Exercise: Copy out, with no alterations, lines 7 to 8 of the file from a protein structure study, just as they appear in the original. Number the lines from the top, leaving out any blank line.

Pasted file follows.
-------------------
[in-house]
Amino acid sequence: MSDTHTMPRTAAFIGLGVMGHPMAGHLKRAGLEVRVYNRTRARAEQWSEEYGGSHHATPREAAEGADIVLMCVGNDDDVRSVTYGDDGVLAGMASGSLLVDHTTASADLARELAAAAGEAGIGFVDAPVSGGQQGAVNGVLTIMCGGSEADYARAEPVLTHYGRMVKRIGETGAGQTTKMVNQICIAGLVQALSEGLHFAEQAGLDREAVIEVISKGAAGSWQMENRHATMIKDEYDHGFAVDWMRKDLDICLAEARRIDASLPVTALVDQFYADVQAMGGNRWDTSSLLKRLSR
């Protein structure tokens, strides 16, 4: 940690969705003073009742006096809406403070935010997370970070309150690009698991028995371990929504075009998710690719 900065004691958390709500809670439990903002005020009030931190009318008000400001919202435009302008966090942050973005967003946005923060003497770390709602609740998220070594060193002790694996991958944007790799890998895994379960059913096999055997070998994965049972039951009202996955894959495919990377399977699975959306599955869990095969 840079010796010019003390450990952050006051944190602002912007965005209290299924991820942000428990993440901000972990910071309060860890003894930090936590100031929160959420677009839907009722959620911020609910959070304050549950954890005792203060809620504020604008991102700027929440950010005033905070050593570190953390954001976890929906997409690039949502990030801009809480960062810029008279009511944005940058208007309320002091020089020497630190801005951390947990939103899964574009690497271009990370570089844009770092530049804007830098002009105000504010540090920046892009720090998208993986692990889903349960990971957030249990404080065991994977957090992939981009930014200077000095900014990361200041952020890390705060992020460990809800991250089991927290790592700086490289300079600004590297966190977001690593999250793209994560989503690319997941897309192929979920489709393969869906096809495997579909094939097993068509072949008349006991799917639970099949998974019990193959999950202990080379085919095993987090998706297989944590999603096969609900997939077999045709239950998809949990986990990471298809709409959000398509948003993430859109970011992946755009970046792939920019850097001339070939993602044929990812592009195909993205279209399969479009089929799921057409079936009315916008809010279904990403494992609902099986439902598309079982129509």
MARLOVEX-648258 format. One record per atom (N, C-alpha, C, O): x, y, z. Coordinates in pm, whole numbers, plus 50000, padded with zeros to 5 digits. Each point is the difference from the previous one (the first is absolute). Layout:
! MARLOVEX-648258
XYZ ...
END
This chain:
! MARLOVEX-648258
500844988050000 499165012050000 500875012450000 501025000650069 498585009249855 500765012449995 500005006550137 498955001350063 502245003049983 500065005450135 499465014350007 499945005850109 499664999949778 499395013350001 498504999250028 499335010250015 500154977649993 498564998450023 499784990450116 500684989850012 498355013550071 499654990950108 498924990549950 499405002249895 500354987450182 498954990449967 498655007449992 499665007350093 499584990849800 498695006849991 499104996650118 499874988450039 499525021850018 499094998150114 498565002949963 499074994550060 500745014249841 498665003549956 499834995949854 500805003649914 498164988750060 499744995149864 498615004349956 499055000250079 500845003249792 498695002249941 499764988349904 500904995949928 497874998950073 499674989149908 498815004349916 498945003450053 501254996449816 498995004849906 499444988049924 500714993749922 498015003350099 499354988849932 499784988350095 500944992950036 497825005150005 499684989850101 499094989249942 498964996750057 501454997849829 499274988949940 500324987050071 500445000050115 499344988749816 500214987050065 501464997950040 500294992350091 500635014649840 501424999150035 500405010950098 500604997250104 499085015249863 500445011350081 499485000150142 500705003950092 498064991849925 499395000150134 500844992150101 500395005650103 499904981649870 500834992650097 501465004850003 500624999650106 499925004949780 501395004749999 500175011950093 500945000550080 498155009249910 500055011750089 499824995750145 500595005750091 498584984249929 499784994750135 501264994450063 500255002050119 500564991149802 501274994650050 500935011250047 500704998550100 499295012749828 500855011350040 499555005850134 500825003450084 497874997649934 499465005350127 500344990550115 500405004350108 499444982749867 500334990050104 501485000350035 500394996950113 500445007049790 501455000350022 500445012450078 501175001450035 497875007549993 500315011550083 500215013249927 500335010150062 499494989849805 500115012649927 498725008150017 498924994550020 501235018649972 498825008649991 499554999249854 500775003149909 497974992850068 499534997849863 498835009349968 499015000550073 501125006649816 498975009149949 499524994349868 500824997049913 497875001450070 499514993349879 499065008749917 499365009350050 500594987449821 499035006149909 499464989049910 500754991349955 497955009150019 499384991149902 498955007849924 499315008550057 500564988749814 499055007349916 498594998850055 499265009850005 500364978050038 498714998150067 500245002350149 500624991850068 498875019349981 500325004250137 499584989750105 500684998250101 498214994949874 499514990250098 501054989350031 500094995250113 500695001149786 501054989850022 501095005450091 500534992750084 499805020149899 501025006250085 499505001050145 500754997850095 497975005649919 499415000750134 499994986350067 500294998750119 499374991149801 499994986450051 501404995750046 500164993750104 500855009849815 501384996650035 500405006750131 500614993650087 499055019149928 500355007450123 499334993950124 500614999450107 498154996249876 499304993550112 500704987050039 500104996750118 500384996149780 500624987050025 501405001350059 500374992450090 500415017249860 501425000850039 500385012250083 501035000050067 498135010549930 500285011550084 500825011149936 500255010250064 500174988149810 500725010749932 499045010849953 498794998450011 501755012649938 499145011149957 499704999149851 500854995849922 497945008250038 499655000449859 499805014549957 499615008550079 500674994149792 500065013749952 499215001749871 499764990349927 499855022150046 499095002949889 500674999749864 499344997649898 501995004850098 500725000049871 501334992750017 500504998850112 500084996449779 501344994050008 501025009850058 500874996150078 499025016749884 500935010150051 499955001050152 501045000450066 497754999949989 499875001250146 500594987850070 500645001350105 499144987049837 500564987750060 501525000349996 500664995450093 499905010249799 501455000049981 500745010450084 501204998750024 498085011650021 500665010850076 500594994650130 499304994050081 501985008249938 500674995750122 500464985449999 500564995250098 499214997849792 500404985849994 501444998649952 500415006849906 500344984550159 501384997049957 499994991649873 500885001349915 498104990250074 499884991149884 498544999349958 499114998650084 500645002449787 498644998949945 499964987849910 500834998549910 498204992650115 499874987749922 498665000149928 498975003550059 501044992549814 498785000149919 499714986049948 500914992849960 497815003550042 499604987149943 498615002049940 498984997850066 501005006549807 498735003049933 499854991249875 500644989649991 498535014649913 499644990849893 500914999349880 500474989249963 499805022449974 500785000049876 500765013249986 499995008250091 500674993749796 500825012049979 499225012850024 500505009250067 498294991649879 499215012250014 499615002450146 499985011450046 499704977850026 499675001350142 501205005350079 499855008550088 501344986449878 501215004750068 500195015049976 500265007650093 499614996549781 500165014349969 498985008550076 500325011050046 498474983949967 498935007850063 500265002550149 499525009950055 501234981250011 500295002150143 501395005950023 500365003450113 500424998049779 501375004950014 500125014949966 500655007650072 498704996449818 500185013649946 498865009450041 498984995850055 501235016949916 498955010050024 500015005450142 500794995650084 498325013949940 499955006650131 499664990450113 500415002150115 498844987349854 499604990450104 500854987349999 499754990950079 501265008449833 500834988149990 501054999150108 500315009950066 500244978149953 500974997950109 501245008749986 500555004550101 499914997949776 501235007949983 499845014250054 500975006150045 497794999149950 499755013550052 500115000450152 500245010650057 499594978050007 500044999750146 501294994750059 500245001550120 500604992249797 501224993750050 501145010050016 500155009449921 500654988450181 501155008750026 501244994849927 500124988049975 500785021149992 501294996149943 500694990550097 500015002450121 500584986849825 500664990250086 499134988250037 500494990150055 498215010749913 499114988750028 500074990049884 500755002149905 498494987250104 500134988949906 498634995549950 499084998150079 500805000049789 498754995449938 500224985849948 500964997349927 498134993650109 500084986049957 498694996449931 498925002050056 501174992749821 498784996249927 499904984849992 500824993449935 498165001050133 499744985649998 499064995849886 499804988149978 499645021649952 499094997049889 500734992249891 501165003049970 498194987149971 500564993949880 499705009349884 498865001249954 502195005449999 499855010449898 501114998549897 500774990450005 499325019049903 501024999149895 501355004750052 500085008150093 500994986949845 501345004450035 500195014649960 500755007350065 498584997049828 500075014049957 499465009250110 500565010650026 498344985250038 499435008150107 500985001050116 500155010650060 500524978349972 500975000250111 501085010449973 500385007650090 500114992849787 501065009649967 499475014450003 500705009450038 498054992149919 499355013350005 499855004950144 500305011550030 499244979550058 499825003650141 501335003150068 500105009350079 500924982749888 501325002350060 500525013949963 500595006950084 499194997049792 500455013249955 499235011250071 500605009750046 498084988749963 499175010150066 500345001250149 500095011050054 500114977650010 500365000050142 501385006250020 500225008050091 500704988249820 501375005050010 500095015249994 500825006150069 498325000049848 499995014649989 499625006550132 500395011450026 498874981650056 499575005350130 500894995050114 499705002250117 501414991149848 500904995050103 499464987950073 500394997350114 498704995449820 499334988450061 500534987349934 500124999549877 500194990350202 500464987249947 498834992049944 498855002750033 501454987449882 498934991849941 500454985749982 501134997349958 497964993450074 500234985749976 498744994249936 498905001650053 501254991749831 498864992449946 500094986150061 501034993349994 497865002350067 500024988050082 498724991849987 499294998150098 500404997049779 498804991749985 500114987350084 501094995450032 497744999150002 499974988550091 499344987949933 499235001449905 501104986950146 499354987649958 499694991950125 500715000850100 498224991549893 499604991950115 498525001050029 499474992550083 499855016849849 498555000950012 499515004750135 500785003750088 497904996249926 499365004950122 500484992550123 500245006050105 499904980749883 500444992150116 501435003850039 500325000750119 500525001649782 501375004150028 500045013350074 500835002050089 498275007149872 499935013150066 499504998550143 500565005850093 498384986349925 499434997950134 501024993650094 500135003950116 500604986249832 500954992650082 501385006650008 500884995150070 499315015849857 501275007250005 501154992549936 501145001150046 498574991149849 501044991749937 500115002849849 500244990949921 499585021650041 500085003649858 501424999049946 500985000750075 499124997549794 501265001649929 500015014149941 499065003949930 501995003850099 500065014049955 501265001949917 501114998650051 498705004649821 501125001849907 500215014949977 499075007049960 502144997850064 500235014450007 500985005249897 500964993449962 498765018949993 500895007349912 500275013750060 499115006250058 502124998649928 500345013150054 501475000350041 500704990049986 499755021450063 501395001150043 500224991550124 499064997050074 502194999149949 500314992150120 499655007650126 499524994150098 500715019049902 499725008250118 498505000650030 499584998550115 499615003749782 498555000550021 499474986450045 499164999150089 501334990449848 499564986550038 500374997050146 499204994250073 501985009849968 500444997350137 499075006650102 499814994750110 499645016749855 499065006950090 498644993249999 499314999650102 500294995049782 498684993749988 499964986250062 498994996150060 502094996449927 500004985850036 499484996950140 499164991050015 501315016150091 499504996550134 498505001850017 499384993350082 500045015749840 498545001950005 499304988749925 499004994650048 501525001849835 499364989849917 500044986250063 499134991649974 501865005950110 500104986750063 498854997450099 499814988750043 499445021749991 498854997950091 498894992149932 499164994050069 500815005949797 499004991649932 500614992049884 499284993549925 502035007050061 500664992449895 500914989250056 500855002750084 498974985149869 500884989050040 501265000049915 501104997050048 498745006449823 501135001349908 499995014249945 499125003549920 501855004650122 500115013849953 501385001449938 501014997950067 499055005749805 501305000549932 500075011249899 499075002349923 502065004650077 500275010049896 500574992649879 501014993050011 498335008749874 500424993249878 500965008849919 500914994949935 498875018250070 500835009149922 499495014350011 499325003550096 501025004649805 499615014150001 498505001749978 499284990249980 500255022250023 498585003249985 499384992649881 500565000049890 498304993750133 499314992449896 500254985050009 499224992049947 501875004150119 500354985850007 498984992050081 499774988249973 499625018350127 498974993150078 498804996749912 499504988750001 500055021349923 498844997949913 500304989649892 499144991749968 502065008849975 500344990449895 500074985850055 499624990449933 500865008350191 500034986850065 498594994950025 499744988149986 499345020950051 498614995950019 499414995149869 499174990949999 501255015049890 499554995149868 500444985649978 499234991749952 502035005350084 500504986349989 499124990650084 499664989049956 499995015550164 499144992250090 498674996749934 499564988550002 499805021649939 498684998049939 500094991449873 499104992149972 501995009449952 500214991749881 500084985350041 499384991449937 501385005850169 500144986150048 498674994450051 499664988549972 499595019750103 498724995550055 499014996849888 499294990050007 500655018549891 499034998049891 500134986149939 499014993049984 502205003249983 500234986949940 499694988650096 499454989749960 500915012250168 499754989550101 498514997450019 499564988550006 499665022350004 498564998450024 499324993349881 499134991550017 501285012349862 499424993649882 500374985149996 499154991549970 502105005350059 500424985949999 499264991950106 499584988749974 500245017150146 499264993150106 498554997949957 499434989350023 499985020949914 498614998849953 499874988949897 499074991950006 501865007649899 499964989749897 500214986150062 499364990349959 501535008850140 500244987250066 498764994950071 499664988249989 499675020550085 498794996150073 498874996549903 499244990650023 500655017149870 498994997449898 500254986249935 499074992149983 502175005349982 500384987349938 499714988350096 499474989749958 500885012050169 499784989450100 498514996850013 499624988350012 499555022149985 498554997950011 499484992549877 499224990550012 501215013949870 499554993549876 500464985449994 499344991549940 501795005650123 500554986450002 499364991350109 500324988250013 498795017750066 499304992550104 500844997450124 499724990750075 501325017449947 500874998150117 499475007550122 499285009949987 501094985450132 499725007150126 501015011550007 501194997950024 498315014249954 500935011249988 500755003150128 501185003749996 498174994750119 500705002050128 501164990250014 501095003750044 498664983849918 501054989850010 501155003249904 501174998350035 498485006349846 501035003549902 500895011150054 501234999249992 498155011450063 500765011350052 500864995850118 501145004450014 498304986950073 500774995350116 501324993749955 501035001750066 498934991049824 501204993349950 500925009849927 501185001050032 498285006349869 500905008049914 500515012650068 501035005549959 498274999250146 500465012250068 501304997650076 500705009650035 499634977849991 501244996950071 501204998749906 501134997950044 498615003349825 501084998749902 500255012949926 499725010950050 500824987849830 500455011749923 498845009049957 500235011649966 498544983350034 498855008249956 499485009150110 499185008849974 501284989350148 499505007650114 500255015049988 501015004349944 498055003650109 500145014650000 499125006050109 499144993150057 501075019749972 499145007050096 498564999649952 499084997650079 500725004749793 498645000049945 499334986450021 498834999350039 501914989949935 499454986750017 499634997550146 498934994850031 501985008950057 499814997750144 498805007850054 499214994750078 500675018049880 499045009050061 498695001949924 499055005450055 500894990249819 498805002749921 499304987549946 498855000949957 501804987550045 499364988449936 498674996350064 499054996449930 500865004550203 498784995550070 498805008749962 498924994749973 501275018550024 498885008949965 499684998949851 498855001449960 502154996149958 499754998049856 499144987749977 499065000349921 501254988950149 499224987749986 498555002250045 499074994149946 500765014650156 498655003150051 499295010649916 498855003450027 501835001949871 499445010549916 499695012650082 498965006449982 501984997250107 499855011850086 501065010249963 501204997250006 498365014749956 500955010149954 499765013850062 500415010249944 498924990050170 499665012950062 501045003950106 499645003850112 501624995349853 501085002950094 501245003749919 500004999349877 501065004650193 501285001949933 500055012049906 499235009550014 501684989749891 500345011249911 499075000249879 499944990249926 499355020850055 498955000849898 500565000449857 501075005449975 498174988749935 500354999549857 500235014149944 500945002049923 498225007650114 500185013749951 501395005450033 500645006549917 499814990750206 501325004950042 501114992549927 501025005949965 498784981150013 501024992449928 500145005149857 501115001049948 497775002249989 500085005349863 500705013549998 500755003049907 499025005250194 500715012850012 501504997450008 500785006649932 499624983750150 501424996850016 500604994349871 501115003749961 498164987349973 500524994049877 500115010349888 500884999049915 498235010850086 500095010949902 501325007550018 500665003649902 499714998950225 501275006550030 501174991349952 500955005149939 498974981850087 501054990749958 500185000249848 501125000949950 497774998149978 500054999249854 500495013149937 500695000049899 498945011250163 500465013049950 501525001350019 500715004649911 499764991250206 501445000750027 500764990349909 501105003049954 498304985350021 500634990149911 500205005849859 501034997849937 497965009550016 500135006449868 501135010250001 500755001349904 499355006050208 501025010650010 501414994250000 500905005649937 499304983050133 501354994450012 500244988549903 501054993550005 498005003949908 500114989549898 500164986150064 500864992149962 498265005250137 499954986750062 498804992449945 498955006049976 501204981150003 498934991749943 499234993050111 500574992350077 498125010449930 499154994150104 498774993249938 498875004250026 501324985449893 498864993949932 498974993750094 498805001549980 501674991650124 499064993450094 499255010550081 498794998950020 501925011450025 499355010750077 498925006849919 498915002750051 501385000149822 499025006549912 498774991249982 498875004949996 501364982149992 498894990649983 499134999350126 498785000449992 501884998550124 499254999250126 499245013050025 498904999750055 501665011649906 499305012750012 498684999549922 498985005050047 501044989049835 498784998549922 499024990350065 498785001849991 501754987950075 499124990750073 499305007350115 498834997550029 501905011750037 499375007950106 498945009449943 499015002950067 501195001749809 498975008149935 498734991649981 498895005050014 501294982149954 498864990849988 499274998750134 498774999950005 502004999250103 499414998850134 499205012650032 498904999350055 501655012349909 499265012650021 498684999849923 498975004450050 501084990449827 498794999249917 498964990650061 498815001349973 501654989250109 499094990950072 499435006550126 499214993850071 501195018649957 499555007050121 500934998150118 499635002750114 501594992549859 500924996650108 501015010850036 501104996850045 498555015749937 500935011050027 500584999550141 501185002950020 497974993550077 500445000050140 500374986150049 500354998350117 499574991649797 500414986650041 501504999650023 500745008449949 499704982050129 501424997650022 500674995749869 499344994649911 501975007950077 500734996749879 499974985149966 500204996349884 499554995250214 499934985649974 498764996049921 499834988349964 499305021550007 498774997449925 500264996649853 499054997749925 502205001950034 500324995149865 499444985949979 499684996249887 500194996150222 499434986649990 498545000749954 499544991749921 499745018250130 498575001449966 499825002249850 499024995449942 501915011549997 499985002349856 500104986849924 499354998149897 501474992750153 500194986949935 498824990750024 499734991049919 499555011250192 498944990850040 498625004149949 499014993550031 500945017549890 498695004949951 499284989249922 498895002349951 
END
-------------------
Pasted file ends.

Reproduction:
END
This chain: